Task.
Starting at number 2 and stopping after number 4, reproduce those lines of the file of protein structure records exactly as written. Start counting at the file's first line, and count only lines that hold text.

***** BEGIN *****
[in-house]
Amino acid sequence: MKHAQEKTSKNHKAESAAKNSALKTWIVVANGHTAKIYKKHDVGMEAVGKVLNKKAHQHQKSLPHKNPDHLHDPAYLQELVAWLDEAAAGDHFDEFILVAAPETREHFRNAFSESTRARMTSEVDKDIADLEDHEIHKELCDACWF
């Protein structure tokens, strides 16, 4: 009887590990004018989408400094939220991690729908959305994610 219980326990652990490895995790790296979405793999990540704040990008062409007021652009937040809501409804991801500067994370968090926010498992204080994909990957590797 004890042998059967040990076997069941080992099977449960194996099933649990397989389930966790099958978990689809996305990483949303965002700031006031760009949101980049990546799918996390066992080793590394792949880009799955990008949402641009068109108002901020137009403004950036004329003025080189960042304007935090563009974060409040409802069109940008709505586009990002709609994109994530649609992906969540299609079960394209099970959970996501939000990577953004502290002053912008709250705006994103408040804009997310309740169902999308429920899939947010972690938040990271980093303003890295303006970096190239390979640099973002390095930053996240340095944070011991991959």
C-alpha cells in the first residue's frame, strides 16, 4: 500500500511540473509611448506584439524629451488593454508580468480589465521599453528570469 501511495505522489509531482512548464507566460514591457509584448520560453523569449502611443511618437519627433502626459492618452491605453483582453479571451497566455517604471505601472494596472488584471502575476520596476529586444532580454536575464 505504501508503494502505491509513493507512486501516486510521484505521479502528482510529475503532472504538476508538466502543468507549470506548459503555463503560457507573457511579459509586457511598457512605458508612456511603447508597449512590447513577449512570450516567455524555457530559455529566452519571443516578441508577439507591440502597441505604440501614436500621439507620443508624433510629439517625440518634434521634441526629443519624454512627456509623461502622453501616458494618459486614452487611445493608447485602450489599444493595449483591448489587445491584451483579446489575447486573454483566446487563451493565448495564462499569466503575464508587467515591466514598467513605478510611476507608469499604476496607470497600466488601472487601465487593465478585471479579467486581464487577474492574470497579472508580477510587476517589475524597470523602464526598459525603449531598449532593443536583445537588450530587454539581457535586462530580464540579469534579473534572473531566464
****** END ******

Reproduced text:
Amino acid sequence: MKHAQEKTSKNHKAESAAKNSALKTWIVVANGHTAKIYKKHDVGMEAVGKVLNKKAHQHQKSLPHKNPDHLHDPAYLQELVAWLDEAAAGDHFDEFILVAAPETREHFRNAFSESTRARMTSEVDKDIADLEDHEIHKELCDACWF
């Protein structure tokens, strides 16, 4: 009887590990004018989408400094939220991690729908959305994610 219980326990652990490895995790790296979405793999990540704040990008062409007021652009937040809501409804991801500067994370968090926010498992204080994909990957590797 004890042998059967040990076997069941080992099977449960194996099933649990397989389930966790099958978990689809996305990483949303965002700031006031760009949101980049990546799918996390066992080793590394792949880009799955990008949402641009068109108002901020137009403004950036004329003025080189960042304007935090563009974060409040409802069109940008709505586009990002709609994109994530649609992906969540299609079960394209099970959970996501939000990577953004502290002053912008709250705006994103408040804009997310309740169902999308429920899939947010972690938040990271980093303003890295303006970096190239390979640099973002390095930053996240340095944070011991991959």
C-alpha cells in the first residue's frame, strides 16, 4: 500500500511540473509611448506584439524629451488593454508580468480589465521599453528570469 501511495505522489509531482512548464507566460514591457509584448520560453523569449502611443511618437519627433502626459492618452491605453483582453479571451497566455517604471505601472494596472488584471502575476520596476529586444532580454536575464 505504501508503494502505491509513493507512486501516486510521484505521479502528482510529475503532472504538476508538466502543468507549470506548459503555463503560457507573457511579459509586457511598457512605458508612456511603447508597449512590447513577449512570450516567455524555457530559455529566452519571443516578441508577439507591440502597441505604440501614436500621439507620443508624433510629439517625440518634434521634441526629443519624454512627456509623461502622453501616458494618459486614452487611445493608447485602450489599444493595449483591448489587445491584451483579446489575447486573454483566446487563451493565448495564462499569466503575464508587467515591466514598467513605478510611476507608469499604476496607470497600466488601472487601465487593465478585471479579467486581464487577474492574470497579472508580477510587476517589475524597470523602464526598459525603449531598449532593443536583445537588450530587454539581457535586462530580464540579469534579473534572473531566464